It’s tempting to imagine a future in which our disputes over personhood are viewed by some higher intelligence much as we regard Scholastic debates about the metaphysical constitution of angels. And perhaps that advanced mind will intuit, correctly, that our confusion stemmed from the fact that long-standing definitions had been recently overruled. Justice John Paul Stevens’s insistence that Citizens United marked “a rejection of the common sense of the American people” was prescient in grasping that the decision, far from being a sleight of hand that relied on a technical redefinition of terms like “person” and “speech,” carried deeper ontological consequences. It cannot be entirely coincidental that soon after corporations were granted personhood and the right to speak there emerged a widespread conviction that they were conscious.

In 2012, following an election in which corporate spending reached an all-time high, Whole Foods CEO John Mackey and business professor Raj Sisodia published Conscious Capitalism, a book arguing that corporations could develop altruistic motives. For its part, Google has always paid lip service to morality in stark, Manichean terms, though in its early days few people deciphered any real thought behind it. While the slogan “don’t be evil” first appeared in Google’s 2004 IPO letter, it wasn’t until the Trump years that it ceased being a cynical punch line and began appearing on the placards of employee walkouts—protests over military contracts, ICE collaborations, and sexual harassment—where it was earnestly leveraged as evidence that the corporation had abandoned its values. Some commentators could not help sneering at the naïveté of young people who’d taken corporate pabulum at face value, who had confused taking a job with “signing up for a movement,” as one former Googler told the press. But it was hard to disparage their demands, which amounted to the rather modest insistence that words should have meaning.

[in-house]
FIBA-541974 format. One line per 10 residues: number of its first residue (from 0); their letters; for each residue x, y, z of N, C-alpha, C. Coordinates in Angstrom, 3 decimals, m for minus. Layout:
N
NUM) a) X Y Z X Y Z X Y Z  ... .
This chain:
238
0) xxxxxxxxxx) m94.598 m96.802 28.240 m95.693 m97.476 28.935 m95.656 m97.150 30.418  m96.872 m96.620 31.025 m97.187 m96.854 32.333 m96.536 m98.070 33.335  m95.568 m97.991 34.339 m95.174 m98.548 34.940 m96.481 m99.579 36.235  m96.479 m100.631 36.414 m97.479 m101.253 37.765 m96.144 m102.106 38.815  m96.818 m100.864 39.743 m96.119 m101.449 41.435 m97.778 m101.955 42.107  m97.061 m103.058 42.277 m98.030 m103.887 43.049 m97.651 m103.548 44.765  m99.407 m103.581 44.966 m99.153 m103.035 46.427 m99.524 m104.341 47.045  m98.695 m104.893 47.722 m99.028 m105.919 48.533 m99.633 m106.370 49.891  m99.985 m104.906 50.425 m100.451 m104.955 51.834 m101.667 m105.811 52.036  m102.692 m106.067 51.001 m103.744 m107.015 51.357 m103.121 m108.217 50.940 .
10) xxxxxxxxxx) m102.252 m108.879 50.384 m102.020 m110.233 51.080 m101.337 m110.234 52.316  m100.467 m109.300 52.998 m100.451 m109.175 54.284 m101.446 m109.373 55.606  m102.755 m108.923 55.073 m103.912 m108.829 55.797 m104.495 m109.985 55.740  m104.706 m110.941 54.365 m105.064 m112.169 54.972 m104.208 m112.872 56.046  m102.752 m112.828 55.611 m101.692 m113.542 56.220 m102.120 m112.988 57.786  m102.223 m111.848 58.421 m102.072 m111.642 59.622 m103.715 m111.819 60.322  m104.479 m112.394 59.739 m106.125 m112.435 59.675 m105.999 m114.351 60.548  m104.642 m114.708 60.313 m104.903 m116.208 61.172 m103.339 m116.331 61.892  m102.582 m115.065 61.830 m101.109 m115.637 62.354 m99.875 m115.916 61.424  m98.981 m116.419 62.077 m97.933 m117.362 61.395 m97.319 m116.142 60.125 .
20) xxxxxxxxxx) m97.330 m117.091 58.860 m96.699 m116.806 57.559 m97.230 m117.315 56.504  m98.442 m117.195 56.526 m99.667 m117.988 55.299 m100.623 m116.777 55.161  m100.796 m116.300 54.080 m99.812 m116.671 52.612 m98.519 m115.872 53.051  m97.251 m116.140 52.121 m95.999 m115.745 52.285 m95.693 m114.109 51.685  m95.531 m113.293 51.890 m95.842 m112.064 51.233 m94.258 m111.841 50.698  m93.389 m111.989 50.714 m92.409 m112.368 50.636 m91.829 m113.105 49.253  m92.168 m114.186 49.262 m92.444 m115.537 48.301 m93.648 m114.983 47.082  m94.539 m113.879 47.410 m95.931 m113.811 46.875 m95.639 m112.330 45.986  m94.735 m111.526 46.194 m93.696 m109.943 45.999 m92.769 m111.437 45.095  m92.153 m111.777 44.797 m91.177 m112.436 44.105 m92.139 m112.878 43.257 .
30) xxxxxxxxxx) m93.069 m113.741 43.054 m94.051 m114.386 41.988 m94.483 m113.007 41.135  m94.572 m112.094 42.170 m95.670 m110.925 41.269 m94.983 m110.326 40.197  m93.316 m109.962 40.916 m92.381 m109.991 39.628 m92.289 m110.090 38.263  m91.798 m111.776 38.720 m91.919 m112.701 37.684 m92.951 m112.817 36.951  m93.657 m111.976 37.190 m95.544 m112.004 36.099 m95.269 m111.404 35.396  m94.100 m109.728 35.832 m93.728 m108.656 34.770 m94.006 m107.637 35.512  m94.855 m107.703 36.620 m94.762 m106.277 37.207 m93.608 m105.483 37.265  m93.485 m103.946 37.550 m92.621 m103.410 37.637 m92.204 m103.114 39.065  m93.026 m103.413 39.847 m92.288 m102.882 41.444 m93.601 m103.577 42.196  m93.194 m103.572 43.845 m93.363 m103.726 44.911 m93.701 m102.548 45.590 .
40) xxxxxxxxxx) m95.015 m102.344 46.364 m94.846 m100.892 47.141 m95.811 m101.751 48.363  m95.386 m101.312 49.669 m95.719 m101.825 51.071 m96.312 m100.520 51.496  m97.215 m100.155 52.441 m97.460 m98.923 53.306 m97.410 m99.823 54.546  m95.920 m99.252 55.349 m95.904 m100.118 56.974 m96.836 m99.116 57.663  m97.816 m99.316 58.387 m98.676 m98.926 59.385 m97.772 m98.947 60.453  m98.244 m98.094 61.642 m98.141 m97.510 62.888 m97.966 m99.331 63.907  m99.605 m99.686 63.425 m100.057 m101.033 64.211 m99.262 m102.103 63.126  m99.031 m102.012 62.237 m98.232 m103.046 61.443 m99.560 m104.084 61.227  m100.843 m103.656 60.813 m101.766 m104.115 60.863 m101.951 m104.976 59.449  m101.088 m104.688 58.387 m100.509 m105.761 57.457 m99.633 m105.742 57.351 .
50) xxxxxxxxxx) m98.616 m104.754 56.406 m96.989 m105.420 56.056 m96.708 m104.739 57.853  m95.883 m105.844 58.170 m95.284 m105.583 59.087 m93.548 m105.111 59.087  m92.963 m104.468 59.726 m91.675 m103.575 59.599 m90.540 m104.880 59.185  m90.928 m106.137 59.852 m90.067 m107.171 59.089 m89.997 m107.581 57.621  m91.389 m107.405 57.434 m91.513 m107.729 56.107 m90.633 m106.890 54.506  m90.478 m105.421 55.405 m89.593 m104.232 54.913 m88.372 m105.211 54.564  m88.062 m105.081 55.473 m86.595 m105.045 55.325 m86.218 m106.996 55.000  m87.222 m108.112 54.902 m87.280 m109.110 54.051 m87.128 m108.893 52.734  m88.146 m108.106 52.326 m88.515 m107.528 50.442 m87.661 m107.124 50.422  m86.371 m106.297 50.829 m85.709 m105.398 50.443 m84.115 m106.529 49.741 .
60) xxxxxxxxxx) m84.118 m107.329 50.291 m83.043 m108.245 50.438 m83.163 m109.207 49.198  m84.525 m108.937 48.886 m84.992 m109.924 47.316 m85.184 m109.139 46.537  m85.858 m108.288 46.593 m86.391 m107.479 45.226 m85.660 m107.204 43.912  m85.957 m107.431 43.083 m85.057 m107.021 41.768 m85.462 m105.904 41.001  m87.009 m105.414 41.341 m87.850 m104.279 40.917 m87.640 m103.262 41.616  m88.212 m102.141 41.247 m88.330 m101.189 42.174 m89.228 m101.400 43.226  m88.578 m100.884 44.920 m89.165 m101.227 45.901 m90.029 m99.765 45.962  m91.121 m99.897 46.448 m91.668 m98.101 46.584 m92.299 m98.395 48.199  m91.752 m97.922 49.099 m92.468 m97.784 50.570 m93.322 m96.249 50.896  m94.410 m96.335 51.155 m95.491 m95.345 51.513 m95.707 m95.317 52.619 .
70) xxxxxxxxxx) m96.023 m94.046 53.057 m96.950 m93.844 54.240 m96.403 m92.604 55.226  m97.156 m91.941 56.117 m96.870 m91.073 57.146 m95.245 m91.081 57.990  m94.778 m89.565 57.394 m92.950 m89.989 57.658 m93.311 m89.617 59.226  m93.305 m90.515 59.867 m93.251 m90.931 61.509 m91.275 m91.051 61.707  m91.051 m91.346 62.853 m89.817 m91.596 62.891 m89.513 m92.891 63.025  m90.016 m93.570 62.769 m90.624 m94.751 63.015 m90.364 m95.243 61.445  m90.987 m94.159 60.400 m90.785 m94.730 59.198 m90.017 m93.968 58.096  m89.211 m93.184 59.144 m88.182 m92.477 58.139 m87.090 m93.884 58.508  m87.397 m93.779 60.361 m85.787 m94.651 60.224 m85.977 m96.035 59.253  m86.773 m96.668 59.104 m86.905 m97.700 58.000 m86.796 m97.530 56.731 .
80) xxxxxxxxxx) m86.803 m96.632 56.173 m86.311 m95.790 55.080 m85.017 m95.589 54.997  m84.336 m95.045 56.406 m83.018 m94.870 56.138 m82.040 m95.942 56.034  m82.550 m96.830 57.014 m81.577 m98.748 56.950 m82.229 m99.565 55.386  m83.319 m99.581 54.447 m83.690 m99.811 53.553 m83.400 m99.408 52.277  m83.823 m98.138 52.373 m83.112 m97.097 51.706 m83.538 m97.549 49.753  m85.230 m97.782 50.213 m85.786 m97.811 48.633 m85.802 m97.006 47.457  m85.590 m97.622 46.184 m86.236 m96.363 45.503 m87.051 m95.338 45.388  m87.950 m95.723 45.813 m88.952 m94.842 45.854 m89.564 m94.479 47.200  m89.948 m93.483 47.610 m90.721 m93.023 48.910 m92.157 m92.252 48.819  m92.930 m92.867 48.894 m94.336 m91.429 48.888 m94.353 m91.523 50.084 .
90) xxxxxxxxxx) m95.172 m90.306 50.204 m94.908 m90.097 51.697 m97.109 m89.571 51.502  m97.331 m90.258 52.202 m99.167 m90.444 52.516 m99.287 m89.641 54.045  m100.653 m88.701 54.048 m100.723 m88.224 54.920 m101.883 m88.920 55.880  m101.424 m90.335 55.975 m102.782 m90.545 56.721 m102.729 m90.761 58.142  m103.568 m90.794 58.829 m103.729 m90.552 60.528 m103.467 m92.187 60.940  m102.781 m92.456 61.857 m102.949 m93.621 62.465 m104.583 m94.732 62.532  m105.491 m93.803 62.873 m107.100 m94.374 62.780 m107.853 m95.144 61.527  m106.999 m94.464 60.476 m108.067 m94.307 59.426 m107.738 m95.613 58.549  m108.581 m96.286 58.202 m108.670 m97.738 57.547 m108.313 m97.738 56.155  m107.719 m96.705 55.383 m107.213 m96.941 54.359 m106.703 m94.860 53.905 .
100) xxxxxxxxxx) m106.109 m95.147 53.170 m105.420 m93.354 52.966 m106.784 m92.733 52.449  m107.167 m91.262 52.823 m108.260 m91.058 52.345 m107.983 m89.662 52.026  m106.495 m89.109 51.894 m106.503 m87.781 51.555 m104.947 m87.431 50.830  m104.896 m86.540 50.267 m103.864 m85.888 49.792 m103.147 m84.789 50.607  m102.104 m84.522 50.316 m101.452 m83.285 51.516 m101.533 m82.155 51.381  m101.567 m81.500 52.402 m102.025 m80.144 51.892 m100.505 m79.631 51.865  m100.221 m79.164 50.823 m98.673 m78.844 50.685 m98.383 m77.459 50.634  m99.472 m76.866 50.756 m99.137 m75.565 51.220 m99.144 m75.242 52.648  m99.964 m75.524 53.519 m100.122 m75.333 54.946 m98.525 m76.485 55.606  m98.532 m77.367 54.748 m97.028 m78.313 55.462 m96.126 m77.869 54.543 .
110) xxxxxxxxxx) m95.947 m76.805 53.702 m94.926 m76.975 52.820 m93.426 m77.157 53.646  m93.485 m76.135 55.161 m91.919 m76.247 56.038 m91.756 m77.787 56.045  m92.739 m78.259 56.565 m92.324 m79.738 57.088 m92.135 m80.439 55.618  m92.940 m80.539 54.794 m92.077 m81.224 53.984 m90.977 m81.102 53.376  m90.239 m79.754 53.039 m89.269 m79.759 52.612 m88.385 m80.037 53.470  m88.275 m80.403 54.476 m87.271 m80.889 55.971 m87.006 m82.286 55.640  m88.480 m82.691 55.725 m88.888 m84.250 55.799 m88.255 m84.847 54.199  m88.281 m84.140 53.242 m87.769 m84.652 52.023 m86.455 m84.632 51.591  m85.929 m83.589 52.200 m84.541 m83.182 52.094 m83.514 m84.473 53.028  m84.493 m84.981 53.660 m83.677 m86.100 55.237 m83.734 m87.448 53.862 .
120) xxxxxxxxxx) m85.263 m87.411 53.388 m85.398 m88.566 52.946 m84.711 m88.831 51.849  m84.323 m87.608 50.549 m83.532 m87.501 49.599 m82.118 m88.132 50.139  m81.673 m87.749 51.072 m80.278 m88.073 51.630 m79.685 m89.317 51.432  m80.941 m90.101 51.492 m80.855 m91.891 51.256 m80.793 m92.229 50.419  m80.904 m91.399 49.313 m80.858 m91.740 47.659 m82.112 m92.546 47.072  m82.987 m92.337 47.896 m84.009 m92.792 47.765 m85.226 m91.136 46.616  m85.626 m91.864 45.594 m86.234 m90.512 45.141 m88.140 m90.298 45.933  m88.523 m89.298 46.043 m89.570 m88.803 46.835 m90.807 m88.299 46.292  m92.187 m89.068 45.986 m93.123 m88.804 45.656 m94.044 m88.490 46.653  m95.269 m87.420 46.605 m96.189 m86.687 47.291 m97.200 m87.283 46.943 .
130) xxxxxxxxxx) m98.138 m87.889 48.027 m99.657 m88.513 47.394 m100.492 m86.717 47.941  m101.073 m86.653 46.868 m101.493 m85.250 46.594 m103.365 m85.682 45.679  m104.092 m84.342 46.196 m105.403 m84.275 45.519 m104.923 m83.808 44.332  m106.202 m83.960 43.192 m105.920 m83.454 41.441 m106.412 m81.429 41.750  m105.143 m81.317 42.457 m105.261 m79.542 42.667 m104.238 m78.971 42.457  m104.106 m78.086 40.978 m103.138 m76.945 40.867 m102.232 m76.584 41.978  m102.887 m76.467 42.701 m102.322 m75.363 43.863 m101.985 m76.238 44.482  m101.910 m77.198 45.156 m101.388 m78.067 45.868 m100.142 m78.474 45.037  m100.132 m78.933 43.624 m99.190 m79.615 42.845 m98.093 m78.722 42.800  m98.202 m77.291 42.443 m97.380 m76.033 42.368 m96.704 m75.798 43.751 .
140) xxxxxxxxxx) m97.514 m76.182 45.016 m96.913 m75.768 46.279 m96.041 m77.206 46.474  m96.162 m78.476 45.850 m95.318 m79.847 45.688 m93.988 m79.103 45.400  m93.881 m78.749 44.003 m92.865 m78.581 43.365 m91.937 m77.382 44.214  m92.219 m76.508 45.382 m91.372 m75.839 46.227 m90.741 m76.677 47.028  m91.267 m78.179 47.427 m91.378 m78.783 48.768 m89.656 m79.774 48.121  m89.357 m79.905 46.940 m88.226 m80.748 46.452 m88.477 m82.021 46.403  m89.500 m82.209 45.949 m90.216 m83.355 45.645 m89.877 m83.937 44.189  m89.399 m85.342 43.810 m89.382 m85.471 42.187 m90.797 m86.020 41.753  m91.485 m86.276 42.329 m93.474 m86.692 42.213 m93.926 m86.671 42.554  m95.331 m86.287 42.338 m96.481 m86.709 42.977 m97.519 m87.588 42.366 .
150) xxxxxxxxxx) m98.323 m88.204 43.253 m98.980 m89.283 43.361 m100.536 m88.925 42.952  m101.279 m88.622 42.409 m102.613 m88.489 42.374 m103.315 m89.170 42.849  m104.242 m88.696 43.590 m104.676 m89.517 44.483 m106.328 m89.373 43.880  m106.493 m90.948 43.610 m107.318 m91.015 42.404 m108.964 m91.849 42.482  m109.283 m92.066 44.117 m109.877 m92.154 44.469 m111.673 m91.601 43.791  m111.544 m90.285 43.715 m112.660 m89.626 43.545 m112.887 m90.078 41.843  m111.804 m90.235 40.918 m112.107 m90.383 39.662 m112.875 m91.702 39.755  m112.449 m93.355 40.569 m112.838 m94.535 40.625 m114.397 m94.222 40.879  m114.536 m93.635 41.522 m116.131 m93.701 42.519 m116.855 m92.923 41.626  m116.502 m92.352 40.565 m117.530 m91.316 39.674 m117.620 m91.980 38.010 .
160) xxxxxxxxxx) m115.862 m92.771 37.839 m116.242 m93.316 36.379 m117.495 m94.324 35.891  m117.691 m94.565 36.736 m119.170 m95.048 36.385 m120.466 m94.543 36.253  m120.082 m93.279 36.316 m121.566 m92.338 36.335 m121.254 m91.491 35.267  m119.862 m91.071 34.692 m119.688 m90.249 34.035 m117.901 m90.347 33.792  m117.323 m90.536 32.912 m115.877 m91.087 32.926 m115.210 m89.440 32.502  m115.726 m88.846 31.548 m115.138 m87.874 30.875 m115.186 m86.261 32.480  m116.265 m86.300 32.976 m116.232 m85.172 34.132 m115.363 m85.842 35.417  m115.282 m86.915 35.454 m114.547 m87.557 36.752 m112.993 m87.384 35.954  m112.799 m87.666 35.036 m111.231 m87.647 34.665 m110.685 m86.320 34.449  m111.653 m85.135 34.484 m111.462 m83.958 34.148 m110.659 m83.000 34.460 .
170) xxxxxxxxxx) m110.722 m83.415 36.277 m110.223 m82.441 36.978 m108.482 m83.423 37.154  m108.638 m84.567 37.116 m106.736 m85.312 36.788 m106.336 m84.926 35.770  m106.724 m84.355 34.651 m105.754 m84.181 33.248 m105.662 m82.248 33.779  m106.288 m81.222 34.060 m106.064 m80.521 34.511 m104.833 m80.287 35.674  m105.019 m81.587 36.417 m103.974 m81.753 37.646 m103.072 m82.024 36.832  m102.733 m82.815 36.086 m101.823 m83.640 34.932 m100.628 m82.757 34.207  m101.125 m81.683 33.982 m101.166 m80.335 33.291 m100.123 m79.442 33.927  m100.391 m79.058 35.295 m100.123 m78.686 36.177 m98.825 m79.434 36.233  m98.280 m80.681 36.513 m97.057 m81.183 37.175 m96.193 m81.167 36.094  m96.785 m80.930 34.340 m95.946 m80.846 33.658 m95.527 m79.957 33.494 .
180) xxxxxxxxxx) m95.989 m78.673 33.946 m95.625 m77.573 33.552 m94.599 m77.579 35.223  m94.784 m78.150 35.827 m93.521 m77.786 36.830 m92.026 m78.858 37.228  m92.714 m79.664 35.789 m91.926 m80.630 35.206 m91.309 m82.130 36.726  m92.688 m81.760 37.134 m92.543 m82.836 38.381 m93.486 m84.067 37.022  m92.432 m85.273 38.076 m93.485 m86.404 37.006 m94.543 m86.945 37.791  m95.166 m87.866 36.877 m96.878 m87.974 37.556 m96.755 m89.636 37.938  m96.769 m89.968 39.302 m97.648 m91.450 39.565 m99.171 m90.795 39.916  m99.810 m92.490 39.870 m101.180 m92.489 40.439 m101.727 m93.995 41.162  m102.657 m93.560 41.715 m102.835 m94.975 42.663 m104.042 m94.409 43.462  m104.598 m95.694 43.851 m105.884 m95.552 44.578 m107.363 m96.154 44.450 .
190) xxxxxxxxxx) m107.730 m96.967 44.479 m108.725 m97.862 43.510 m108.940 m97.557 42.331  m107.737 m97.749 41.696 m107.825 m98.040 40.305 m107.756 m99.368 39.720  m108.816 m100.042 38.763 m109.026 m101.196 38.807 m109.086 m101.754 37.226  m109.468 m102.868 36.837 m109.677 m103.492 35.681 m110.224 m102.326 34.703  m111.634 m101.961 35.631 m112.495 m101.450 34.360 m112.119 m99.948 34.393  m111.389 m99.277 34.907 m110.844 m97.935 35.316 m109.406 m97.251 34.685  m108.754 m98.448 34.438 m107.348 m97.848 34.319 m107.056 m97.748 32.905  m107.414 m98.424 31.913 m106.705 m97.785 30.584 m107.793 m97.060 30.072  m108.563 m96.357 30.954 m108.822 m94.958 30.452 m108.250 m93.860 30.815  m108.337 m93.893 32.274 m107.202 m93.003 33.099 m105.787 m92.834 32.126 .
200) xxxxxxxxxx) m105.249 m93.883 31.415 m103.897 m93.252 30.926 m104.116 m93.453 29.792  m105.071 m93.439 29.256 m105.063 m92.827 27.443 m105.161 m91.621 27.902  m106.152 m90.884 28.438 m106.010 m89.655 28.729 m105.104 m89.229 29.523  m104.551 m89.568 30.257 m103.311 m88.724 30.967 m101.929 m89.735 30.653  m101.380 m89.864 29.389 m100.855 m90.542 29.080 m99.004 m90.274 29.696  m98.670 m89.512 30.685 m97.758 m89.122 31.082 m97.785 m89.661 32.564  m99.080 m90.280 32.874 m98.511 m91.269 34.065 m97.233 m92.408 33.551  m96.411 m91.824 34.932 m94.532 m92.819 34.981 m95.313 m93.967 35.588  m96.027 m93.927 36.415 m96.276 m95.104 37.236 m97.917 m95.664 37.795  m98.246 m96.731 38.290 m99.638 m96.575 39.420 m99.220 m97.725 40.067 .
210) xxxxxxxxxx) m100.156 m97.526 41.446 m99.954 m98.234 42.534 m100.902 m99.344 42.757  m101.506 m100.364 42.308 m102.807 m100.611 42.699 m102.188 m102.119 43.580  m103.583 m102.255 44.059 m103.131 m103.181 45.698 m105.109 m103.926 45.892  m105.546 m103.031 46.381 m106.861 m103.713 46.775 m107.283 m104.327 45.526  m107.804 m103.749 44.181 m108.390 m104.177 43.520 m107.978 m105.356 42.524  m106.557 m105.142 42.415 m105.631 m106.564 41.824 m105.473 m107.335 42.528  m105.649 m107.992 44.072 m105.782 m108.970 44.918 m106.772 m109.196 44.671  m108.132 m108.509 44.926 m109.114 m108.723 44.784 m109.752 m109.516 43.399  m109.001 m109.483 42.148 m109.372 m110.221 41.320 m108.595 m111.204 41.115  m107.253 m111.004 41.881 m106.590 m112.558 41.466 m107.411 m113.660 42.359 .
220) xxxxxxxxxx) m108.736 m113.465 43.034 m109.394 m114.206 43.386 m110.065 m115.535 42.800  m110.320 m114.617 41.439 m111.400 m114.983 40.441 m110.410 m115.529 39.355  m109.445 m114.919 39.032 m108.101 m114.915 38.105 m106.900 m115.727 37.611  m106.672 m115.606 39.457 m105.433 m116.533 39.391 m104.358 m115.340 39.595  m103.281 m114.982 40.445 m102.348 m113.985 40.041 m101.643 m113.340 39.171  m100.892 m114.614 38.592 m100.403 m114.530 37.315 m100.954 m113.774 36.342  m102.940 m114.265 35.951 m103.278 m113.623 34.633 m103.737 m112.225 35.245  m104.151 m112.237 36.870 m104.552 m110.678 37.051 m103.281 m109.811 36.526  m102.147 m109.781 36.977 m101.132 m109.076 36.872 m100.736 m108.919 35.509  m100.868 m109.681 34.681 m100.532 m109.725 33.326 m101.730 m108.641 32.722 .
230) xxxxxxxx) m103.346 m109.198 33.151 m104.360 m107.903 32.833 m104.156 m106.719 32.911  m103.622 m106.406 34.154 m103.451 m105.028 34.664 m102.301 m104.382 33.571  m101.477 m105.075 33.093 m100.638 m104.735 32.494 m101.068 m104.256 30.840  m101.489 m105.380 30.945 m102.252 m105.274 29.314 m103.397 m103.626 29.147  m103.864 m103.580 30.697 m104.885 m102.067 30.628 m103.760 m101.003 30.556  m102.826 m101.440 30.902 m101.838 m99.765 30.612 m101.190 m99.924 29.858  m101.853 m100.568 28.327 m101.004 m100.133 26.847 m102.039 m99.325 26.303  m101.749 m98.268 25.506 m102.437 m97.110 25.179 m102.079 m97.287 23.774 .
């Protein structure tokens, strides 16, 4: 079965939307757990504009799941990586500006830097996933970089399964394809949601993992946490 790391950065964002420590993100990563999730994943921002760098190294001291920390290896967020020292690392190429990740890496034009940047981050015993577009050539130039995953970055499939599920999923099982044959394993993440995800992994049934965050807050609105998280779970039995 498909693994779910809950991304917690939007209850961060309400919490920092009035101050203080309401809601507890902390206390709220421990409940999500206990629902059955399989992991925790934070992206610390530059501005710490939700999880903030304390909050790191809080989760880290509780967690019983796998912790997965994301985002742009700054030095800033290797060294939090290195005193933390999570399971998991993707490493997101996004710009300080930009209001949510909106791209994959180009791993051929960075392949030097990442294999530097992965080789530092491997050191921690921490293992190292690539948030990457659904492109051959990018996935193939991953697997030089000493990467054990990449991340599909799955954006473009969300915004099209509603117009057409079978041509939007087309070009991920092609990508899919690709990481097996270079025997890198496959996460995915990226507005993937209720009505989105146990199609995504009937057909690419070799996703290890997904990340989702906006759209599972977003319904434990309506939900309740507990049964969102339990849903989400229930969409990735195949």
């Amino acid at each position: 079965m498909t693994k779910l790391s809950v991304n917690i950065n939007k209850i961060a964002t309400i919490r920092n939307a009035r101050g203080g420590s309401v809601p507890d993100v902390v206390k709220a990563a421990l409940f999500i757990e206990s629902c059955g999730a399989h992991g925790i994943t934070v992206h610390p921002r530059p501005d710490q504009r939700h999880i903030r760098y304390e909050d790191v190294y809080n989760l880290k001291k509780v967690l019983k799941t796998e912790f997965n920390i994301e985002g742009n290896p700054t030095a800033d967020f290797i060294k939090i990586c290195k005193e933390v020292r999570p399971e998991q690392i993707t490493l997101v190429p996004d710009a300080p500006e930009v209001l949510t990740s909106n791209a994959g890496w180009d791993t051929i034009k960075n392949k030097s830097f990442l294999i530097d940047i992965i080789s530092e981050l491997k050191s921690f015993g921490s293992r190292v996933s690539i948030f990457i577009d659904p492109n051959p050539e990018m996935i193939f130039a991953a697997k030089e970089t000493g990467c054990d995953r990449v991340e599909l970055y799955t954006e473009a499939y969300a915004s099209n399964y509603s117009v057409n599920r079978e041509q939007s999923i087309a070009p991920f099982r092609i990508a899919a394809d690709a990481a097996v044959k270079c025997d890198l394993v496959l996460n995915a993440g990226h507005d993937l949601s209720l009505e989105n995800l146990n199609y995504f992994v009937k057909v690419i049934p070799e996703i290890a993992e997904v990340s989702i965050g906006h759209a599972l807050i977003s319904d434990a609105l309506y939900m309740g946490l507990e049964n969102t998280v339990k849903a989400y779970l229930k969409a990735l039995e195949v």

One is less inclined to extend such generosity to lawmakers, who, throughout the House disinformation hearings last year, scolded tech giants for doing precisely the kind of things that corporations do—maximizing user engagement, trying to keep people on their services for as long as possible—and enjoined them to be “Good Samaritans” and “stewards” of the public trust. Many representatives appeared to think corporate objectives were synonymous with the political beliefs of their CEOs, an absurdity that reached its zenith when Mark Zuckerberg, Sundar Pichai, and Jack Dorsey were each made to answer whether they “personally” believed in the efficacy of vaccines. If anthropomorphism involves imagining a soul where there are only unconscious calculations, Google seems to have successfully and widely elicited that illusion.